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The backlash against Kevin Durant — for doing what those same people bash other athletes for not doing in prioritizing winning — continues unabated in some corners of the Internet, not to mention the “look at me” world of television punditry and talk radio.

Kyrie Irving had a rational response to all that.

Irving swung by The Bill Simmons Podcast, and they talked about Durant’s critics and how that impacted him during the NBA season.

“I love playing against him, but I also love watching him. He has a presence about him that is really unassuming, but he dominates games. Thirty-plus [points] is easy for him, but then you get 10 assists [from him] some games, eight assists, or 14 rebounds he had in the Finals, or Game 4 where he had the triple-double, and he’s just working on his craft. I think that in itself was like, “OK, I got the championship, now I just want to work on my craft.” And now, of course … everyone just starts attacking, like, “Oh, you’re not enough, you’re not this, you’re not that.” And it’s just, bro, give it a break. Like, seriously, give it a break. Let it go, man. Yes, he’s on an incredible team, but he’s also the best player on that team.”

Irving was good with KD switching teams to the Warriors.

“Yeah, I was happy for him. I was happy for him. At the end of the day, if you can control your experience, he wanted that. So I’m not the one to be opposing in any way of someone making a decision for their life. Which is kind of why I was an advocate of when I came out with my trade, like, “No, I’m just trying to be in my own truth, I’m trying to figure out my life.” No disrespect to anyone else, but this was the decision I had to make for me. And some people understand it, some people don’t, but at the end of the day it just really doesn’t matter.”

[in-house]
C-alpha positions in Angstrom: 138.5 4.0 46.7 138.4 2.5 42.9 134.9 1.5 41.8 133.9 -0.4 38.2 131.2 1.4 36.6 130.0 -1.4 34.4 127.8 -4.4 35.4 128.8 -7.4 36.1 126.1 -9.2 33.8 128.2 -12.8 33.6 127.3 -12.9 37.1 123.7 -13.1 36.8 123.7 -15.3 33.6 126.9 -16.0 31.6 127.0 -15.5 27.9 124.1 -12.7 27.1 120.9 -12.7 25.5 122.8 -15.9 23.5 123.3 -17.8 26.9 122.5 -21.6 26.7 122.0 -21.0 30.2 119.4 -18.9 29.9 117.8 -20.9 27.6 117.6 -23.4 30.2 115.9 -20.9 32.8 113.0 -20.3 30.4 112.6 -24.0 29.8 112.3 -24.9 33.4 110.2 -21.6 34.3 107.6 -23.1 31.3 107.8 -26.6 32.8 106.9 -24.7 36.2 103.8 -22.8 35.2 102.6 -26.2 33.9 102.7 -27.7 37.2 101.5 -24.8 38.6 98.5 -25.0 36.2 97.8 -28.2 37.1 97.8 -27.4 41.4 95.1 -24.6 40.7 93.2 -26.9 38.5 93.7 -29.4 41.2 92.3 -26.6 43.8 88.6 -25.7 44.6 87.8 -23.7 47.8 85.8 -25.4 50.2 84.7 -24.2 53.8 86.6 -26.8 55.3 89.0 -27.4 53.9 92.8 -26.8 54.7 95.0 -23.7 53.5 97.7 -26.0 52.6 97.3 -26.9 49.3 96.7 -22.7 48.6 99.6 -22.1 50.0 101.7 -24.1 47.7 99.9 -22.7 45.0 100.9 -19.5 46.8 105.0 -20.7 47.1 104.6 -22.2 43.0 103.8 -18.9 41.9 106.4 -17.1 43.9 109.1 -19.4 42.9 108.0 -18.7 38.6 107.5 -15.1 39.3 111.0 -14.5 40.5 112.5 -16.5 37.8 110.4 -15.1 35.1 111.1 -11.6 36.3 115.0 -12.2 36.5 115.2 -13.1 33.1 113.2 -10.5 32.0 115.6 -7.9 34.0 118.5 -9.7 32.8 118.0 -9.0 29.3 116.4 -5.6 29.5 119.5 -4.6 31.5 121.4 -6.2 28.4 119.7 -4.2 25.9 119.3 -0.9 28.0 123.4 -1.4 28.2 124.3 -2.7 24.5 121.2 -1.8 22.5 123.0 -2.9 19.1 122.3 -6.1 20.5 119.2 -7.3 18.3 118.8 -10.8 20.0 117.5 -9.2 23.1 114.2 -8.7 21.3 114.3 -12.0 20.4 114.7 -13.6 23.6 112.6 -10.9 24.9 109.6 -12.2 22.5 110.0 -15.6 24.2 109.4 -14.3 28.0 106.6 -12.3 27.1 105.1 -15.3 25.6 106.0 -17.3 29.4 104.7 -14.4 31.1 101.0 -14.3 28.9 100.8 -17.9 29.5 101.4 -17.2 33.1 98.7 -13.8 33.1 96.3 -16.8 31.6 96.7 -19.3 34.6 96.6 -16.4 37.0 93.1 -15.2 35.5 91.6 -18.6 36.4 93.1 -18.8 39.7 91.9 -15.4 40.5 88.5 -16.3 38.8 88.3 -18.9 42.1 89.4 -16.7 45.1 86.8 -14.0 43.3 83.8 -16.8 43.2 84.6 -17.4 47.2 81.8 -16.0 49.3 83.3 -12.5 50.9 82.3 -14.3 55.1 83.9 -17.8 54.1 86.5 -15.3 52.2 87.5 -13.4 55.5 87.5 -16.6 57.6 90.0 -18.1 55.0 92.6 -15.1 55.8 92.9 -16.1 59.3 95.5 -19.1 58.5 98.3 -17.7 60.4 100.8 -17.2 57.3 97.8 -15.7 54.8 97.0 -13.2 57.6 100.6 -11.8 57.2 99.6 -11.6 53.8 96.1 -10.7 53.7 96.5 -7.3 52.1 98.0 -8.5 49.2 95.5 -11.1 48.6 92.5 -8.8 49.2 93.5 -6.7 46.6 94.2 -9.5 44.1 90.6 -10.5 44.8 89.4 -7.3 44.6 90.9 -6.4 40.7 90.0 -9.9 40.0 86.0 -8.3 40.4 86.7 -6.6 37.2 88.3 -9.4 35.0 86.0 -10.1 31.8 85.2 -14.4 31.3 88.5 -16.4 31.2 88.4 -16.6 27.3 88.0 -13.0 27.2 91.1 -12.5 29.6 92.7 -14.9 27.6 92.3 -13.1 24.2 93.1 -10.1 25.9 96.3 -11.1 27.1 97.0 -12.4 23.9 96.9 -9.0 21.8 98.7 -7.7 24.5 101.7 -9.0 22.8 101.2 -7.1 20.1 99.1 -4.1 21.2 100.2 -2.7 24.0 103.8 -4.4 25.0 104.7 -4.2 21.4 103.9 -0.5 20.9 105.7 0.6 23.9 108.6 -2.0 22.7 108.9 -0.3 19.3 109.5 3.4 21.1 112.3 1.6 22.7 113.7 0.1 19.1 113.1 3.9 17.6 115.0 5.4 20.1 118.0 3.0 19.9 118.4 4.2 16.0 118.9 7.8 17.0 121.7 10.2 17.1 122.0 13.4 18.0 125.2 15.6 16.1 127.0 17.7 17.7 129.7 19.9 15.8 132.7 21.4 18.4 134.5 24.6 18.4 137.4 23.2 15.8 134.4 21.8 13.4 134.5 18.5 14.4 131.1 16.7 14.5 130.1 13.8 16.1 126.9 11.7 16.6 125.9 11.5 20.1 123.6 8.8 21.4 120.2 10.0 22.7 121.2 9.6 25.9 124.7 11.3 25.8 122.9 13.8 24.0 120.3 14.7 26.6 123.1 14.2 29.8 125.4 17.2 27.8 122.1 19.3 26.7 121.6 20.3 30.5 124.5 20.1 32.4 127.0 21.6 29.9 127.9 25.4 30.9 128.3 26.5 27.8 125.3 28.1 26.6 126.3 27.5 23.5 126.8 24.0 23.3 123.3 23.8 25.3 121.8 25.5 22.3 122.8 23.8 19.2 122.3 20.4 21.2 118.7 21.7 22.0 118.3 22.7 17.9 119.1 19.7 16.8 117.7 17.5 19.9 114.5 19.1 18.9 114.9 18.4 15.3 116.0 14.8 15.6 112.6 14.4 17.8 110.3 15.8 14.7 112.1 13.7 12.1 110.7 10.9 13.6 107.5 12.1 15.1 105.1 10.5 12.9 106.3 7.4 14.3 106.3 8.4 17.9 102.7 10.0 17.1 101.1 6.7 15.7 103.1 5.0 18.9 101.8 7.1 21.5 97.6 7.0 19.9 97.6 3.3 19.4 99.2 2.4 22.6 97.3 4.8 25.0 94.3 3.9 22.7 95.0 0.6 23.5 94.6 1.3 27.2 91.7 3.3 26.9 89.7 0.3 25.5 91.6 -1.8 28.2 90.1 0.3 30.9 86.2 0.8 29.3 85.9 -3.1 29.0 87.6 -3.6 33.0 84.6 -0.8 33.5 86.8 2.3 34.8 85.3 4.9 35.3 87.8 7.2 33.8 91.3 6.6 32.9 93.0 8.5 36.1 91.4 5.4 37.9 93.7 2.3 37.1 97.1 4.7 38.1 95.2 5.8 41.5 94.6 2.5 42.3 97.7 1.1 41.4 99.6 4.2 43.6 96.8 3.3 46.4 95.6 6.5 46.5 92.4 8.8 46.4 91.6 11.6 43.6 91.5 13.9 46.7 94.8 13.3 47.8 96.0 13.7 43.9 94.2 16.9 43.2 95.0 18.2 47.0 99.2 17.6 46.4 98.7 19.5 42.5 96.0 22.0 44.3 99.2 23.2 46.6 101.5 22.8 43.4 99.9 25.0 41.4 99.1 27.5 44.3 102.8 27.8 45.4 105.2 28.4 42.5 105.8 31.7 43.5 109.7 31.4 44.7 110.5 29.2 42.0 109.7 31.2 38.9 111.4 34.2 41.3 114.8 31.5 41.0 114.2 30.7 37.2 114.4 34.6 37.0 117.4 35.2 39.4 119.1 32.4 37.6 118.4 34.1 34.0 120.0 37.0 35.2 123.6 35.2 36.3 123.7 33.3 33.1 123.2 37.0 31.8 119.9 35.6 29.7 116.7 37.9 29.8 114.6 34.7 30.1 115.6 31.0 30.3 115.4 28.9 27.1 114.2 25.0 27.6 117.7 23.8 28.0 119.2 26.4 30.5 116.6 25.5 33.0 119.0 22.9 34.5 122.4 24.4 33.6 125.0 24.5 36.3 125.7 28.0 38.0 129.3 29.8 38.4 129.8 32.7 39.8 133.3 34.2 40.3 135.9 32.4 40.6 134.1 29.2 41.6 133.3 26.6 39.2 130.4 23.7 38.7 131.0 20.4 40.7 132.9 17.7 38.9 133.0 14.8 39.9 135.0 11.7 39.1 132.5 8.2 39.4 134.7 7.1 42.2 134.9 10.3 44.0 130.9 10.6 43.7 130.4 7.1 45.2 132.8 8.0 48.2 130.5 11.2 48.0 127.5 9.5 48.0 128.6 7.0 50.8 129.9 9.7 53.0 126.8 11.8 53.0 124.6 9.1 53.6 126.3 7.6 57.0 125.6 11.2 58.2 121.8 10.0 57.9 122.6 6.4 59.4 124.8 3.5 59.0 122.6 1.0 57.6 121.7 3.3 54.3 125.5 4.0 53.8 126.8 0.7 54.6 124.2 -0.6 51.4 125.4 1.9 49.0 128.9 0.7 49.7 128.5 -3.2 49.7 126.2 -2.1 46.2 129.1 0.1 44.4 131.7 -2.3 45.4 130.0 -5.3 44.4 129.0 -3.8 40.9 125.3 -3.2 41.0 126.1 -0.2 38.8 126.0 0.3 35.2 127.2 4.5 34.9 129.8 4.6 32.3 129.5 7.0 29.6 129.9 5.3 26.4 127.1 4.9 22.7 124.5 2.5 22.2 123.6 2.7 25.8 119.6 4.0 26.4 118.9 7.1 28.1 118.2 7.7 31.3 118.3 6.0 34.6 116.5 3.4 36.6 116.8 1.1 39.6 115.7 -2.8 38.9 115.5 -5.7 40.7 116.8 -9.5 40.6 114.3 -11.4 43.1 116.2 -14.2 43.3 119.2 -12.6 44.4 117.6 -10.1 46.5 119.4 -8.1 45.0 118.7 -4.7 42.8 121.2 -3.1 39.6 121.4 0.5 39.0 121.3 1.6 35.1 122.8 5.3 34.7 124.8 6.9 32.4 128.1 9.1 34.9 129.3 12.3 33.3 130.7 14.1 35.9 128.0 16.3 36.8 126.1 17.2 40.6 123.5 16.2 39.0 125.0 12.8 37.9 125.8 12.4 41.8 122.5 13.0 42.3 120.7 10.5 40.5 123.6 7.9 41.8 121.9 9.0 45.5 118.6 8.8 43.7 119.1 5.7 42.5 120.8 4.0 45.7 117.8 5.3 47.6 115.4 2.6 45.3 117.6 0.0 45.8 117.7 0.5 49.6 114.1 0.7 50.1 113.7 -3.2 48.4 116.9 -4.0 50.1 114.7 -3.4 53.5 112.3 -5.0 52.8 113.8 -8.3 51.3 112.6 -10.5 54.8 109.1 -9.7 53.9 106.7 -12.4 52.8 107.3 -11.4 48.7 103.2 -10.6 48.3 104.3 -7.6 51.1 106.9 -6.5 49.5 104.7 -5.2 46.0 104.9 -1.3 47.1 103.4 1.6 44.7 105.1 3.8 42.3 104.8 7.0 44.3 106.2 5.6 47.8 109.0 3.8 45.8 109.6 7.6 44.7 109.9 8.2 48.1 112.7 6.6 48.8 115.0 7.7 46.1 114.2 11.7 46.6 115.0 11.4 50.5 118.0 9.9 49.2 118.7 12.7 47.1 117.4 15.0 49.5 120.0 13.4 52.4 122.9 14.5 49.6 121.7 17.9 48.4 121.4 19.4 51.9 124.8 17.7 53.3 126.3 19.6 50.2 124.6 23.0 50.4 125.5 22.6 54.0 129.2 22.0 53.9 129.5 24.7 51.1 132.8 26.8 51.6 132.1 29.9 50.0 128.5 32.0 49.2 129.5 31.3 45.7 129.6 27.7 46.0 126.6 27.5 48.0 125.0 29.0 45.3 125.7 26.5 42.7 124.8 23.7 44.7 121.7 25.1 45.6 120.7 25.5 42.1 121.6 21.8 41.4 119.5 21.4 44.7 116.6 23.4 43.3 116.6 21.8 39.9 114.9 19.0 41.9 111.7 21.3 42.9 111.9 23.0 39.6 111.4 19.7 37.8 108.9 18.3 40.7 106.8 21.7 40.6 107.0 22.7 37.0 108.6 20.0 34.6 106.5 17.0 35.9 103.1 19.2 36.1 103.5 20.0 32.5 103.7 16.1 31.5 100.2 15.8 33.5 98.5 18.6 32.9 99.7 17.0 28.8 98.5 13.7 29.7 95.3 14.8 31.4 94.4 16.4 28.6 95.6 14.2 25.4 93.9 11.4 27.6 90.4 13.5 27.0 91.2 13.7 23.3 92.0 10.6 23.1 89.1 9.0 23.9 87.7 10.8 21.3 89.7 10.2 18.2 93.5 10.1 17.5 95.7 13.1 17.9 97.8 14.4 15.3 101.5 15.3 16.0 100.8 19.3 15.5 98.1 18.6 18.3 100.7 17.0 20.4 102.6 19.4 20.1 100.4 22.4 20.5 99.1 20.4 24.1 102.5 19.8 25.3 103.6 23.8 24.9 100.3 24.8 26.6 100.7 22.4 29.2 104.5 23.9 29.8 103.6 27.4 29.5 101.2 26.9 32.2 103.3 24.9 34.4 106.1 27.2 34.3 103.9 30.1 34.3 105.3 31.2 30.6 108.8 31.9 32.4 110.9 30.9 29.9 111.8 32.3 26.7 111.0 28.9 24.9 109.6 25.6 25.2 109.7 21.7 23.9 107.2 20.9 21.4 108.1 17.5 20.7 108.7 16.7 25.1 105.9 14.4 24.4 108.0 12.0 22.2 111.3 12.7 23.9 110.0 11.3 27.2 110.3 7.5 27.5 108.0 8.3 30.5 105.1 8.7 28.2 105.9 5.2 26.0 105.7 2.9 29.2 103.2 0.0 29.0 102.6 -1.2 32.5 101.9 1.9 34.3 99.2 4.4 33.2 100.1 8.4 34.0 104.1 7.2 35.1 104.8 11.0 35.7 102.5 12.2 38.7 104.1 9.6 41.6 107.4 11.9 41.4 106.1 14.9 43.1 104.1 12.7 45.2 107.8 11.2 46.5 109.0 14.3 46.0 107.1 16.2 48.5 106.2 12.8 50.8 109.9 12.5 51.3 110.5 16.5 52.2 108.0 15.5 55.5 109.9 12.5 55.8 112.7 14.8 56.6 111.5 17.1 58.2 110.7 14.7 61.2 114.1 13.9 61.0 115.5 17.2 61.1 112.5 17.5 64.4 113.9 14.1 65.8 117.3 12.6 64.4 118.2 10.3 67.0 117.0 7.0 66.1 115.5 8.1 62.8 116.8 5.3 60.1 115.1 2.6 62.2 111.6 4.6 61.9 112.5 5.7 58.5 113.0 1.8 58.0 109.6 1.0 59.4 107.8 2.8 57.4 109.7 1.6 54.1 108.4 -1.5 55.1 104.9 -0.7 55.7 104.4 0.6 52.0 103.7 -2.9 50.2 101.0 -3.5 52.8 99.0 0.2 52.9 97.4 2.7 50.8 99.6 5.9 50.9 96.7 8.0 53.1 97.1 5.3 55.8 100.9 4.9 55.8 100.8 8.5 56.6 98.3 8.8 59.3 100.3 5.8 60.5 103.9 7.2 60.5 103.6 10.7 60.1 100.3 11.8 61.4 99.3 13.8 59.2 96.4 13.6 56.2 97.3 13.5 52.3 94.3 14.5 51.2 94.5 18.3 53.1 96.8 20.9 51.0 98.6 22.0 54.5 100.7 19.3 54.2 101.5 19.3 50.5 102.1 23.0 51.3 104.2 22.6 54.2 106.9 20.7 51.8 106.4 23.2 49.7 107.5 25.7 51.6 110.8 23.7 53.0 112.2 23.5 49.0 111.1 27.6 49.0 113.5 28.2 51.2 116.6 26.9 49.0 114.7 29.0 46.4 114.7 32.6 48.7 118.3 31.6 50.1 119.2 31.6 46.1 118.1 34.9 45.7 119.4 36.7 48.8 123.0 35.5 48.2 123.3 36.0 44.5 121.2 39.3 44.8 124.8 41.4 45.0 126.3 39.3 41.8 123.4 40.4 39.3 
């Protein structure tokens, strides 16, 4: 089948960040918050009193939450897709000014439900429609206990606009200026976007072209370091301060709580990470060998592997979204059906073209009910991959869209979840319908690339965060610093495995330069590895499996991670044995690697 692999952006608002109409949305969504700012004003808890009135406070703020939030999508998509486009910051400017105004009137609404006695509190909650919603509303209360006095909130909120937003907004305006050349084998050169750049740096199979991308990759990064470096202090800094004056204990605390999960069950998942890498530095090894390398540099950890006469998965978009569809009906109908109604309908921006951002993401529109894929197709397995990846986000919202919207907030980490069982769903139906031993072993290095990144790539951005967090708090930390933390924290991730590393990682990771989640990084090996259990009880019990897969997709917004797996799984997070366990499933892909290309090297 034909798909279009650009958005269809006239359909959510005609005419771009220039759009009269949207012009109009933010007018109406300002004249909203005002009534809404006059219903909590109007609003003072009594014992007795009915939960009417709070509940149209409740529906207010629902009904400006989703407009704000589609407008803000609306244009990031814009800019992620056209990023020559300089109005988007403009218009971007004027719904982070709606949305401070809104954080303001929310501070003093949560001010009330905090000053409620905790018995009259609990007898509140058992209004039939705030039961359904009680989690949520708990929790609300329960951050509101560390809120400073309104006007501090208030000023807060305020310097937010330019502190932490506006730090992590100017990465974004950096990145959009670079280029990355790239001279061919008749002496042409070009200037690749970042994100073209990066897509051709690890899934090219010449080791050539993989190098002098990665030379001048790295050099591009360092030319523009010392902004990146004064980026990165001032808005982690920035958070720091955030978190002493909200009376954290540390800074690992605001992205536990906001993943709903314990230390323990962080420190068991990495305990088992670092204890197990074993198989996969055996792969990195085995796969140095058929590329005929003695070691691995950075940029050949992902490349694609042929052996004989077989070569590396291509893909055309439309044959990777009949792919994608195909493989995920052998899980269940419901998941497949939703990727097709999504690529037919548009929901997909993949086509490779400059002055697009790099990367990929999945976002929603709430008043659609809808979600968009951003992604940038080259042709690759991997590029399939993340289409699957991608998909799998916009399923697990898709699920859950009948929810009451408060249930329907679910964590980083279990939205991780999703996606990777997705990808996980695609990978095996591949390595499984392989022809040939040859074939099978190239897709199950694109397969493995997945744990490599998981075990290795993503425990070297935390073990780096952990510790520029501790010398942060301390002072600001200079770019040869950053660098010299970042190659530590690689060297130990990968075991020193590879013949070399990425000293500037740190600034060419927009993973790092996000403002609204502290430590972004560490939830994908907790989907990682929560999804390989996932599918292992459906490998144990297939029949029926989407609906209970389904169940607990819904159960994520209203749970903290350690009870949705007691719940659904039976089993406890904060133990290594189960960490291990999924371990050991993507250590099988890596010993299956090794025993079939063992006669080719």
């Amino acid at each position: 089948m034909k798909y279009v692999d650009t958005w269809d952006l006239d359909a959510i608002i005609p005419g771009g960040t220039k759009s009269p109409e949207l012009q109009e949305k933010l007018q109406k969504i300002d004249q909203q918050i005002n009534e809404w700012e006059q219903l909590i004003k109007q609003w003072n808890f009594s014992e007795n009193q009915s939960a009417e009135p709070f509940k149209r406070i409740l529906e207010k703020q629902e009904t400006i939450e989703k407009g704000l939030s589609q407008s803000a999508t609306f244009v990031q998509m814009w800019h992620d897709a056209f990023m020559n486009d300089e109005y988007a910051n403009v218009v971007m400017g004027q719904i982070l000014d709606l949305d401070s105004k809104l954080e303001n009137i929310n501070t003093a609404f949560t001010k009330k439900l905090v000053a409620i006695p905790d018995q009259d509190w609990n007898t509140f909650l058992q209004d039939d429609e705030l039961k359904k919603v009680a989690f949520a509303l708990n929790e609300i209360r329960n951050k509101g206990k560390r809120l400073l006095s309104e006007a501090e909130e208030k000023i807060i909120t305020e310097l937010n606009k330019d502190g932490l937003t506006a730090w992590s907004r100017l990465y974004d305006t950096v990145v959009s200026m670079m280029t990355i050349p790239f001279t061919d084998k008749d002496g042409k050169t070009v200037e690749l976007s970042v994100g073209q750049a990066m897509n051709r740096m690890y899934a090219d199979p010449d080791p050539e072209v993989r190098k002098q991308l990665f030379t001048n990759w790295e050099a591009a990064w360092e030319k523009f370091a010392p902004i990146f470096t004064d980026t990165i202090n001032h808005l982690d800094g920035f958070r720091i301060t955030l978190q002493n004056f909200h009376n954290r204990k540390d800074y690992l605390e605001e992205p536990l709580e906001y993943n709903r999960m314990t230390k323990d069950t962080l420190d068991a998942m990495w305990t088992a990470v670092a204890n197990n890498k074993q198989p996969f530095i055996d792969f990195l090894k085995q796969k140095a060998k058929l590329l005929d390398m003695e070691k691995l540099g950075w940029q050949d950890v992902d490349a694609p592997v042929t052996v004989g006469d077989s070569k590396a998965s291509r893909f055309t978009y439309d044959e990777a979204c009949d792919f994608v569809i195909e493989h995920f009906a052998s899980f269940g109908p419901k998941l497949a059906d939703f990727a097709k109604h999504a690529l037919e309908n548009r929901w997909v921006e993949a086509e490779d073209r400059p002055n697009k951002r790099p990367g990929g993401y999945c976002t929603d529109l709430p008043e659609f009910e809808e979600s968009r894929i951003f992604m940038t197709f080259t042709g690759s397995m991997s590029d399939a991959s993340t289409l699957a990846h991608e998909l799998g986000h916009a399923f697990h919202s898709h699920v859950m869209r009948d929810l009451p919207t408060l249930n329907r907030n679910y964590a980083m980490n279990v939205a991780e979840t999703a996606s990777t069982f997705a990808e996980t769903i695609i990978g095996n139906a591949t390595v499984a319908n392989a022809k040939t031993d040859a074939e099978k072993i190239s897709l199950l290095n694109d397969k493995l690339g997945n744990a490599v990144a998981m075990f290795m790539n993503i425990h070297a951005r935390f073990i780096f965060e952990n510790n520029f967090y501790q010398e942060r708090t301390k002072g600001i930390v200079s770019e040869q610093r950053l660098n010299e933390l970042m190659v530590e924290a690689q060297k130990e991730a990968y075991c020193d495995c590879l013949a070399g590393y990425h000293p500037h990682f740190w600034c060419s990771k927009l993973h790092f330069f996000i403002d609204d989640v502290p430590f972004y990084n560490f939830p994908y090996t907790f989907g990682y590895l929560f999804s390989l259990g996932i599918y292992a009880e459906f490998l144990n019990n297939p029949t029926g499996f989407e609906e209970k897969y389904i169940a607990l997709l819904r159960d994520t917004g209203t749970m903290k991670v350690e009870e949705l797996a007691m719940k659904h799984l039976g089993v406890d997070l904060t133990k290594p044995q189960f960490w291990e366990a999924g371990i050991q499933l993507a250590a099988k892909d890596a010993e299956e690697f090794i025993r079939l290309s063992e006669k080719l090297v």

Two thoughts.

First, it is up for debate if Durant is the best player on Golden State. I would say that Durant is the best player on that team, and is the second best player on the planet (and second could be too low). Is he more important to the Warriors and their style of play/culture than Stephen Curry? No. Golden State is Curry’s team. But when you consider the ability to get his own shot and defense, I’ll take Durant as the better player. Best and most important do not have to be one in the same.

Second, I think Irving’s sentiments on Durant match those of most players — he earned the right to be a free agent, he earned the right to control his destiny on where he wanted to play, and that he chose rings over “having his own team” is all good then. It was his call to make. He agreed to sacrifice buckets and touches to get wins.

As fans of the sport, that’s something we should celebrate and venerate in athletes, not tear down. If prioritizing rings is what we say we want from athletes, if rings are one of the key benchmarks in a players’ legacy, then we can’t shred them for chosing the path that gets them rings (and in KD’s case last summer, taking a little less money to help keep a title team together). Players, for the most part, have no issue with what KD did, even if it made the Warriors that much harder to beat.